This is a quick guide to a video series:
This series (authored and recorded by 5 of our authors working together) starts out with material appropriate for an absolute beginner but over the course of 10 videos gets increasingly advanced.
The videos are focused on the weakness of the f2 and f7 squares, which, especially in king-pawn openings, are often extremely vulnerable until a player castles. This series in particular shows a lot of tactics. For a beginner it would be helpful to watch a few other opening videos before going past the second Weakest Square. They could try The Rules to the Opening and Think like a Master: The Opening.
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The Weakest Square 1: introduces which square is the weakest for white and black, and why that square is weak.
The Weakest Square 2: an exciting example where white attacks black's weakest square and black attacks white's weakest square!
Here's where the video series switches to "intermediate" level, in other words about 400+. A lower-rated player can definitely keep going from here if they enjoy the series, but again, I'd suggest they check out The Rules to the Opening and How Masters Think: The Opening first.
The Weakest Square 3: a famous queen sacrifice! This shows the students that attacking the weakest square can often lead to checkmate, which is so important that you can make sacrifices to get there.
The Weakest Square 4: Next up for the student of the weakest square comes an example of how weak squares can lead to an incredible tangle of knight forks.
The Weakest Square 5: The tactics and tricks are getting more complicated, but they still are all about the weakest square. Hopefully the student can start to predict some of the cool attacks we are seeing, like this awesome queen sacrifice for checkmate!
The Weakest Square 6: Usually, one of the best ways to cover the weakest square is to castle kingside, and let your rook defend f2 or f7. In this video the student will see that it is still possible to strike at that square even after castling.
From here on, the videos are appropriate to advanced (800-1200) students as well as intermediates. Any student who has watched and enjoyed 1-6 should be able to continue on regardless of their rating.
The Weakest Square 7: Usually, you need several pieces working together to create a successful attack. The particular weakness of f2/f7 at the start of the game allows for some surprising attacks with only 2 pieces, like the one shown here.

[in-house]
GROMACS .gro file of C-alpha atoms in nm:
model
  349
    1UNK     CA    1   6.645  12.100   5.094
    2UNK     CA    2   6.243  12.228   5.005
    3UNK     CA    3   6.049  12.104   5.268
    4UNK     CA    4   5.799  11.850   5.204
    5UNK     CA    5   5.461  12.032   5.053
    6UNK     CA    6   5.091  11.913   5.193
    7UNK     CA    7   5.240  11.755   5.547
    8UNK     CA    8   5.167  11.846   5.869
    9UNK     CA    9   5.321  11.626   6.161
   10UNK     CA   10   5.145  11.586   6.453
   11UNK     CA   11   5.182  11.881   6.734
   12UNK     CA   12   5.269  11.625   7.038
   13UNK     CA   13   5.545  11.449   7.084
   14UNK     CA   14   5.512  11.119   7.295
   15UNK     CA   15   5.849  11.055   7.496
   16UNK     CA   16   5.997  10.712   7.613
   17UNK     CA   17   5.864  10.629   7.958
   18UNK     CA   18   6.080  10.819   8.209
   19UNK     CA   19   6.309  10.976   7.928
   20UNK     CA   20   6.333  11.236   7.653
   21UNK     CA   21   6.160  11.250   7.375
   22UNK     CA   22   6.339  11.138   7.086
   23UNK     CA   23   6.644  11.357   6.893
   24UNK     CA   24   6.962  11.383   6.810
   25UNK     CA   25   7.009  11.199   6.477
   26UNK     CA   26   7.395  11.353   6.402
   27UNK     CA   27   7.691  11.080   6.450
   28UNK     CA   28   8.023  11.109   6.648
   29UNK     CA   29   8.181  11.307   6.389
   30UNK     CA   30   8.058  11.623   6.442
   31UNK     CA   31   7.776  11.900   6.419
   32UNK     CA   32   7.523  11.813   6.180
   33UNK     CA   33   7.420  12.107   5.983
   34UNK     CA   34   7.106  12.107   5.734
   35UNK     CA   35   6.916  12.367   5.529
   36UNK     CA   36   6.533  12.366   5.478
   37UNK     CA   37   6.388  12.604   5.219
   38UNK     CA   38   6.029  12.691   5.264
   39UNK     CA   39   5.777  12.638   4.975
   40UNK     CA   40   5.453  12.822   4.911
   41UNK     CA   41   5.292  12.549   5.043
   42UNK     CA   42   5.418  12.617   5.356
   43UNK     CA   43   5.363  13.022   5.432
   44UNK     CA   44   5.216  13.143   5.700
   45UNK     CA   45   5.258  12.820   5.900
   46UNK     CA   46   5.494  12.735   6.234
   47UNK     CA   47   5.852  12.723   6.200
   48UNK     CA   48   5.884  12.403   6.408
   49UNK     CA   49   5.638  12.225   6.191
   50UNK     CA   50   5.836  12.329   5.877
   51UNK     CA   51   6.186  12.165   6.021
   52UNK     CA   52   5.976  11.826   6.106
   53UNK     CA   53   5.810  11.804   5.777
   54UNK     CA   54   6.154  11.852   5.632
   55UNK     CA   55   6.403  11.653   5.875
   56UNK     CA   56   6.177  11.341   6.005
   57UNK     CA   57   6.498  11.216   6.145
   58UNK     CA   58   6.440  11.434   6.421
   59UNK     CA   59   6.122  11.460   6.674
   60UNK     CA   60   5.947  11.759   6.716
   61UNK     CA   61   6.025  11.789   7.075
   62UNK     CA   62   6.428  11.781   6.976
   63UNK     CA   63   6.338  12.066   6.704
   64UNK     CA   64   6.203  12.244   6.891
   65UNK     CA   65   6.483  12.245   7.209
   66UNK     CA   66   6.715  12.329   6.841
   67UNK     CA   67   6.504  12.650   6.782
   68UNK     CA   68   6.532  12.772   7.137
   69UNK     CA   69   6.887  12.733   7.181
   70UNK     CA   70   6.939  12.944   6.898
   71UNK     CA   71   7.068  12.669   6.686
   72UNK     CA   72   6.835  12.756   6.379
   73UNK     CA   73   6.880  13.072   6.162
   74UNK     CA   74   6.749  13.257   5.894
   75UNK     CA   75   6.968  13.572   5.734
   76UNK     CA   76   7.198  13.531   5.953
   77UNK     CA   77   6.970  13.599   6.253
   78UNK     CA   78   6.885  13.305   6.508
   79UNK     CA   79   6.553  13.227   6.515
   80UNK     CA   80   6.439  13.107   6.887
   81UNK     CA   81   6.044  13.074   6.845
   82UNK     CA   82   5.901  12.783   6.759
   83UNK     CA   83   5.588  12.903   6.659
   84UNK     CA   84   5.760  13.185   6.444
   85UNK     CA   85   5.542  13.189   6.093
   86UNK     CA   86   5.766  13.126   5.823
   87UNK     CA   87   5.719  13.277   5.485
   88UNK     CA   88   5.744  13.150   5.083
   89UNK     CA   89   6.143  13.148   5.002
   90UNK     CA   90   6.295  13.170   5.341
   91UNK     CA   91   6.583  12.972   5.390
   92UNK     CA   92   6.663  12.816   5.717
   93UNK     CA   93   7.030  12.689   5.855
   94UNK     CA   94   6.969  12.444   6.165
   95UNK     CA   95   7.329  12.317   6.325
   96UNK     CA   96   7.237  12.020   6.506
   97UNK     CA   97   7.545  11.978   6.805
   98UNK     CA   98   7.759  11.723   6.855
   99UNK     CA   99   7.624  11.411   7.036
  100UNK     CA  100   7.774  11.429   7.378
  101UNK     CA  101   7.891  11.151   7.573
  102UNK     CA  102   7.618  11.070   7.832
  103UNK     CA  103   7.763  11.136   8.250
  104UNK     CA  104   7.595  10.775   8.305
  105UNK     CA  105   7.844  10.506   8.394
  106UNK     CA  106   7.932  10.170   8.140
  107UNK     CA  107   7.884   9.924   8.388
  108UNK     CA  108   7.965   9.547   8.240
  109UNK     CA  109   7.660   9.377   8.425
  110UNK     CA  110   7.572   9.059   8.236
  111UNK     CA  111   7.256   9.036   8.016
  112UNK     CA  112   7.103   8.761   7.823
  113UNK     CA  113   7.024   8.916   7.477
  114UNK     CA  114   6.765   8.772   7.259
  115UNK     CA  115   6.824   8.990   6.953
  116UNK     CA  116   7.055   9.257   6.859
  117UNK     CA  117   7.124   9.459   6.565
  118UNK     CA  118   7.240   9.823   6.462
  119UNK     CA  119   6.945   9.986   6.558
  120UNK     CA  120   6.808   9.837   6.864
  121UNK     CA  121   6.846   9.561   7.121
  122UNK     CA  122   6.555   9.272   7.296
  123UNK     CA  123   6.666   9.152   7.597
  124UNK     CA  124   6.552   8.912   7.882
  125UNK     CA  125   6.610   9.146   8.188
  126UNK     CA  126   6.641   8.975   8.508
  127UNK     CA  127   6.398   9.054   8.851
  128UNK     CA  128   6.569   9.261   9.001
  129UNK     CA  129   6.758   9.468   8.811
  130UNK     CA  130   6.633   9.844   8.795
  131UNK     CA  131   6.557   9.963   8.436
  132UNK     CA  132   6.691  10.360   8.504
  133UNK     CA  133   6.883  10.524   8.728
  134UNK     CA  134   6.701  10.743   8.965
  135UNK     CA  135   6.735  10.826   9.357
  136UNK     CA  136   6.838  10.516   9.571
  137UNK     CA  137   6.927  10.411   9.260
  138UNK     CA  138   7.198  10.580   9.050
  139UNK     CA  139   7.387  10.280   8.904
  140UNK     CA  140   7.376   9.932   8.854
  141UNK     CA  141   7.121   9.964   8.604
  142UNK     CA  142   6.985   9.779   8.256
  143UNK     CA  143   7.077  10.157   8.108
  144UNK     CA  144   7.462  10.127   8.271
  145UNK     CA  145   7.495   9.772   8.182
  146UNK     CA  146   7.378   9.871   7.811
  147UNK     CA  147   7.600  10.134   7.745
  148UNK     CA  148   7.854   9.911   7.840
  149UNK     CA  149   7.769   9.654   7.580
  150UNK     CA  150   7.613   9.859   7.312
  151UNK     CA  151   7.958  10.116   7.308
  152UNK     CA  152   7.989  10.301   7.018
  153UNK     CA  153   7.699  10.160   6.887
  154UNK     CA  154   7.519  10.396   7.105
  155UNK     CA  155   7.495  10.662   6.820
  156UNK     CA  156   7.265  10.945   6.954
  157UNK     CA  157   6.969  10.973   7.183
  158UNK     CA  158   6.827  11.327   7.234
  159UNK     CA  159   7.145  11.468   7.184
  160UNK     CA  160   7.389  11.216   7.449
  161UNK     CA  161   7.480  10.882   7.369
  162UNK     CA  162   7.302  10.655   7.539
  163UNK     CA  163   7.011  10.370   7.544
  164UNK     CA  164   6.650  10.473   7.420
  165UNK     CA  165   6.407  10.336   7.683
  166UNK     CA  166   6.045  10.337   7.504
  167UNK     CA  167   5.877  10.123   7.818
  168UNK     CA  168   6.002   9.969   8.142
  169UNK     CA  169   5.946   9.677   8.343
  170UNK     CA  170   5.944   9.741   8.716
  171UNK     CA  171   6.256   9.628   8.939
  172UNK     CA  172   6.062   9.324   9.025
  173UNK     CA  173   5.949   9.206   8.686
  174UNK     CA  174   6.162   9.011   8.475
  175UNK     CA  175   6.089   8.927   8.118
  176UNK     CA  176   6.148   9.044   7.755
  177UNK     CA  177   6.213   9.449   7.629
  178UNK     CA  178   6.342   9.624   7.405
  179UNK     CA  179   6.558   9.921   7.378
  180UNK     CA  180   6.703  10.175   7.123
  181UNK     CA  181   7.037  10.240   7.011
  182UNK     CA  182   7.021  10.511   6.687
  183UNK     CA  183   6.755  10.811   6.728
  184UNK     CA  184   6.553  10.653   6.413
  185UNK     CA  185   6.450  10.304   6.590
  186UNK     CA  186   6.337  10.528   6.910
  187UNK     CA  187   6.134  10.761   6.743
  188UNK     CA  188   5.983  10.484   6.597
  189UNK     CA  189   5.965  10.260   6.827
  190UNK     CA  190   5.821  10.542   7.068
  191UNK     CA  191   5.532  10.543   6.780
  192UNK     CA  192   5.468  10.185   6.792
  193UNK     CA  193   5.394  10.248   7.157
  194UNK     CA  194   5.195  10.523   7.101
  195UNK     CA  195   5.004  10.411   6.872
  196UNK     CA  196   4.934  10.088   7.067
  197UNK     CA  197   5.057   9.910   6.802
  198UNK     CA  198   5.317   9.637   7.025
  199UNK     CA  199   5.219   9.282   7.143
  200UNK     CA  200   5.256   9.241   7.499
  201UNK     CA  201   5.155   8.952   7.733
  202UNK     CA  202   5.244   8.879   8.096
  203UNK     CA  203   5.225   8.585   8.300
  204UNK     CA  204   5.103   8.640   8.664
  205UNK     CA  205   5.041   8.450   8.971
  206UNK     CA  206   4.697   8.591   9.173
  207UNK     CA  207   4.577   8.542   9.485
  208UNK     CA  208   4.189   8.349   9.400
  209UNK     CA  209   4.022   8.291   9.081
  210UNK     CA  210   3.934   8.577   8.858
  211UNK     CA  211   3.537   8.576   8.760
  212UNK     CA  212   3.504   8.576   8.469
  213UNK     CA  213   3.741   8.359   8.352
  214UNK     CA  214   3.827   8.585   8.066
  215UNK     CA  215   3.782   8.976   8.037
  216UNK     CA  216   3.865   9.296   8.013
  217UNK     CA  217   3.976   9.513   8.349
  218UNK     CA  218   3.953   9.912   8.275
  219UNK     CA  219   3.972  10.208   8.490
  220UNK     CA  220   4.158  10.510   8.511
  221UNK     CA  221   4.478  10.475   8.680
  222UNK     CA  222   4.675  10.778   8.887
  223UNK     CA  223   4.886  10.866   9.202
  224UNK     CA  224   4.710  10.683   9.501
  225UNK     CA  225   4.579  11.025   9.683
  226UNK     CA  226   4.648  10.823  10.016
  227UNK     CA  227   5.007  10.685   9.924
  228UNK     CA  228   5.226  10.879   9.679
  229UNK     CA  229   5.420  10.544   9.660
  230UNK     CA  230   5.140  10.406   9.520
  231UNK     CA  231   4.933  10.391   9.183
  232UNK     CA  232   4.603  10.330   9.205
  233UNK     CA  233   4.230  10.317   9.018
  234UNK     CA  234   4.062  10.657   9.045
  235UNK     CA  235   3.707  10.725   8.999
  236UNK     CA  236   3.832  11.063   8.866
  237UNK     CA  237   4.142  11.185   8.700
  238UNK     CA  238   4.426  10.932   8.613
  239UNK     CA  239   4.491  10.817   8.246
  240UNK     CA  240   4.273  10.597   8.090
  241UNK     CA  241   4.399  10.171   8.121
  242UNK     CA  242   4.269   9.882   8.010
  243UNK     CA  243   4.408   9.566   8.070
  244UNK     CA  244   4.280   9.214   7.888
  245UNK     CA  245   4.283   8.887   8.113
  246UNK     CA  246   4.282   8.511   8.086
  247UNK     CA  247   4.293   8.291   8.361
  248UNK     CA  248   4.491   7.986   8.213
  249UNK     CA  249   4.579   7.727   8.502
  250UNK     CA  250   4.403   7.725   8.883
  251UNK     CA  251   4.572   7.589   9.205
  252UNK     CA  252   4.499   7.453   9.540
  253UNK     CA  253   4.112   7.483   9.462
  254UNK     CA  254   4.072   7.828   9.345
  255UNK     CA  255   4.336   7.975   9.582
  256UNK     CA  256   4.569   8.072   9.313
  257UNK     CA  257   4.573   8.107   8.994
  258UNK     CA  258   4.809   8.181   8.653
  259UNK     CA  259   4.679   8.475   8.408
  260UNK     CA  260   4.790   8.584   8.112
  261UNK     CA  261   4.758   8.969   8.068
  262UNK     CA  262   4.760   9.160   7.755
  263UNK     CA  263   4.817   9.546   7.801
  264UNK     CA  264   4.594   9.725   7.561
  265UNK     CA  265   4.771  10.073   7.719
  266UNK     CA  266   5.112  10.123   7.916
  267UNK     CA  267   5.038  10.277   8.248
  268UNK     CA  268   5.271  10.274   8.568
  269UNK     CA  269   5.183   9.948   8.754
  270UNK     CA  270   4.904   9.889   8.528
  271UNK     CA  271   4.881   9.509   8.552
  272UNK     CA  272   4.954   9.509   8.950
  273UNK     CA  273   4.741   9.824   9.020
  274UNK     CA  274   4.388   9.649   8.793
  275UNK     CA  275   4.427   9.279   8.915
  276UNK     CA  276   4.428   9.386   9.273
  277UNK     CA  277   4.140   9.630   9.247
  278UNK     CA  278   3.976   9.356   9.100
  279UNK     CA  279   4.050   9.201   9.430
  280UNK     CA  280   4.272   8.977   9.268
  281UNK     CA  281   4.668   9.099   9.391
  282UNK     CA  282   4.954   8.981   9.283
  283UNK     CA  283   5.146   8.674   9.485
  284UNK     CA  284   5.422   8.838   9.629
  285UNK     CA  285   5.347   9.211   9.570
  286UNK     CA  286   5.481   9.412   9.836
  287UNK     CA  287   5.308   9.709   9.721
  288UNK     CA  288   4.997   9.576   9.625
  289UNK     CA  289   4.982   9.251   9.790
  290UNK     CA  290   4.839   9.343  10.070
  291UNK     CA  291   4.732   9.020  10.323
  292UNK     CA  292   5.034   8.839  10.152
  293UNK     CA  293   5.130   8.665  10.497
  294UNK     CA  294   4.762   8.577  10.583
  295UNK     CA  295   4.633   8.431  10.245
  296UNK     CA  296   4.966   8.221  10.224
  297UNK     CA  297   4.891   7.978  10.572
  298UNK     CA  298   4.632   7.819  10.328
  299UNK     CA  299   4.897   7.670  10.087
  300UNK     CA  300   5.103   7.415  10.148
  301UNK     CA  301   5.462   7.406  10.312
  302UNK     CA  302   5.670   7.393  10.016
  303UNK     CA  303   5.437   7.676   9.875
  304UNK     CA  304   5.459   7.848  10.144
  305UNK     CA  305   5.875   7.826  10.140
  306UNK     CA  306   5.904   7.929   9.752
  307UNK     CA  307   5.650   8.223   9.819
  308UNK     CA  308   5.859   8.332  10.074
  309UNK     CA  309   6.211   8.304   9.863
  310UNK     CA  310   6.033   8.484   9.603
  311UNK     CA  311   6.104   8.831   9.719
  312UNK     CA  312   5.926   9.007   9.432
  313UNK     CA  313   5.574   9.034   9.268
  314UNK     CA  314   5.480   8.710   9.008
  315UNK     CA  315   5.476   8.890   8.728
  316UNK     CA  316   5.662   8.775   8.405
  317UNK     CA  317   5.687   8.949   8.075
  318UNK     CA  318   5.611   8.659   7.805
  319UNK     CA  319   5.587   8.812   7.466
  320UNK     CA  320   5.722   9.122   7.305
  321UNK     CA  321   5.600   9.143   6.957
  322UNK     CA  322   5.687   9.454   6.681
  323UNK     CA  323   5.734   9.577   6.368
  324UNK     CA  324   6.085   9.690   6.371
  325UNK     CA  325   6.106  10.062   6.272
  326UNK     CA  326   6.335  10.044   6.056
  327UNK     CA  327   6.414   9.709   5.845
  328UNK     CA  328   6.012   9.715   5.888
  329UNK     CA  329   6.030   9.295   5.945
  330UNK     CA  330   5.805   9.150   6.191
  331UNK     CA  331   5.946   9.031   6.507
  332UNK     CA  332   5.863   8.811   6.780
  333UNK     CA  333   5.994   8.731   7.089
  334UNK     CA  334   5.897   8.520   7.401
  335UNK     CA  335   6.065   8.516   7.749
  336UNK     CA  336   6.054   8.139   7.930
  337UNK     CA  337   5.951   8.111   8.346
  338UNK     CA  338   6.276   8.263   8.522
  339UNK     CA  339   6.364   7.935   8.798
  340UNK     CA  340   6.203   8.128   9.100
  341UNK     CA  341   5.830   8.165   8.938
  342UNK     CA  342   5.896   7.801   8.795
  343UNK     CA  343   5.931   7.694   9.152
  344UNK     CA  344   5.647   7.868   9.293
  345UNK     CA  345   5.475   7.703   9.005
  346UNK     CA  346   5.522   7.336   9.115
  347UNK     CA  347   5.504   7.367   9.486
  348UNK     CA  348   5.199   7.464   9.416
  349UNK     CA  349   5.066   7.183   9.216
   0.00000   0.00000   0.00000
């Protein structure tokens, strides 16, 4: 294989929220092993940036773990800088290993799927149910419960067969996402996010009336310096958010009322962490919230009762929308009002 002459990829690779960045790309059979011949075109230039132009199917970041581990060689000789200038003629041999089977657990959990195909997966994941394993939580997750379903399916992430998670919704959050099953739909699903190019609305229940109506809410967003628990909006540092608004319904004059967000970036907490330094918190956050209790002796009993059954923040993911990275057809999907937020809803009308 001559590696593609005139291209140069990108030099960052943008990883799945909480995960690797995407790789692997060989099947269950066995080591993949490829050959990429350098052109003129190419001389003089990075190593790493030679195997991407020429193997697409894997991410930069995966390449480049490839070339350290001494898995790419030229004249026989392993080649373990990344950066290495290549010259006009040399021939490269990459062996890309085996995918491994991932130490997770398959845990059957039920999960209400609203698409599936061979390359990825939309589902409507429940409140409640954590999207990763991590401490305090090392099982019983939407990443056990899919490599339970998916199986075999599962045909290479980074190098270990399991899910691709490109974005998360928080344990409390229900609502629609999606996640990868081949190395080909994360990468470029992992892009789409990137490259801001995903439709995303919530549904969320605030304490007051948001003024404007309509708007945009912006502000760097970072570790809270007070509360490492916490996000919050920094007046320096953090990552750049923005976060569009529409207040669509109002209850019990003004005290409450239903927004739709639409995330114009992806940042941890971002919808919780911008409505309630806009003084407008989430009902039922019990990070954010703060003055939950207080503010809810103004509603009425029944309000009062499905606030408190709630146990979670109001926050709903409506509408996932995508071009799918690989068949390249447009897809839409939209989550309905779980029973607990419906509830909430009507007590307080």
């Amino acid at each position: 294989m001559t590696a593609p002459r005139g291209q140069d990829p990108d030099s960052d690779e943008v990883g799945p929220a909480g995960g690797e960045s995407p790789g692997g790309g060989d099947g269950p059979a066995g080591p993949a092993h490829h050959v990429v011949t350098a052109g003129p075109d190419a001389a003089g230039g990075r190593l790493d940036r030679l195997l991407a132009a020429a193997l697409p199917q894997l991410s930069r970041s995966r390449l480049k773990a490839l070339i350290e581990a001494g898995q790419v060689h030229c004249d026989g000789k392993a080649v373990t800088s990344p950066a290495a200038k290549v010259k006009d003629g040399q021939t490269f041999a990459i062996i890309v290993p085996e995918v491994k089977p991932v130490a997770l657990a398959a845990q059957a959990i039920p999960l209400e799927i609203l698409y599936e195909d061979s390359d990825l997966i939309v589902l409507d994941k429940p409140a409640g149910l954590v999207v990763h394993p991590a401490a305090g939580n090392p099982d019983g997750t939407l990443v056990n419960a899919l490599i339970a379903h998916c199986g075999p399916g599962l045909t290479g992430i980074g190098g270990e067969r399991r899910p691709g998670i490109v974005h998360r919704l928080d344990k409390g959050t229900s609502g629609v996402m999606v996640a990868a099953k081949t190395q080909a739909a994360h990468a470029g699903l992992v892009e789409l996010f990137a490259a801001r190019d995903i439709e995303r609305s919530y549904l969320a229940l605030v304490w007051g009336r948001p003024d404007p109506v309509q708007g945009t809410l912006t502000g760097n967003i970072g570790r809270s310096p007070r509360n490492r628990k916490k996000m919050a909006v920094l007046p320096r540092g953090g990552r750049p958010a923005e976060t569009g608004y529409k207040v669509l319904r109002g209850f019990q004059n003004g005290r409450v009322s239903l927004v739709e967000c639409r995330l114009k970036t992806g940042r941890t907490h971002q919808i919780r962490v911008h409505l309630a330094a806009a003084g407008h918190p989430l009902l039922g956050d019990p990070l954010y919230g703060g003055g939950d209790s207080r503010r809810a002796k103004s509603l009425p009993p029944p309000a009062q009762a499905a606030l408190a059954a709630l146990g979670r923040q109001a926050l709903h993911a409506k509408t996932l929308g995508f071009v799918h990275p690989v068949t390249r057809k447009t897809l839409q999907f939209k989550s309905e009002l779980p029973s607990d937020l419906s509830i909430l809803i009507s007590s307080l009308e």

The Weakest Square 8: Here we see an opening disaster on the weakest square that befell one of chesskid.com's content directors, IM Danny Rensch, when he was a chesskid.
The Weakest Square 9: Here Amanda shows a sharp variation in which white sacrifices a whole Rook in order to pounce on the weakest square.
The Weakest Square 10: IM David Pruess shows us the first part of a very exciting game played by his own student, featuring many crazy attacks for both players on the Square of Doooooooom.
The Weakest Square 10, part 2: the stunning conclusion of this amazing game.
The Weakest Square BONUS: a ChessKid sent in a game that he played which featured an amazing sacrifice on the Weakest Square. The PinkHamster had no choice but to analyze this ChessKid's beautiful game.
The later videos in this series were some of the most advanced and challenging material we have about the opening phase so far on chesskid. If you notice that your students found the many attacking possibilities in these videos exciting, a great series to point them to next would be Crushing the Castle, which also contains a ton of attacking ideas. The series is layed out a bit like this one with a bunch of ideas illustrated by example games; the focus is on g7 and h7 rather than f7, and the series gets quite advanced, while keeping the explanations clear.
Another good series to check out is The Fried Liver Attack, which explores a famous opening, "The Fried Liver" in which white attacks black's Weakest Square ferociously in the first few moves of the game.
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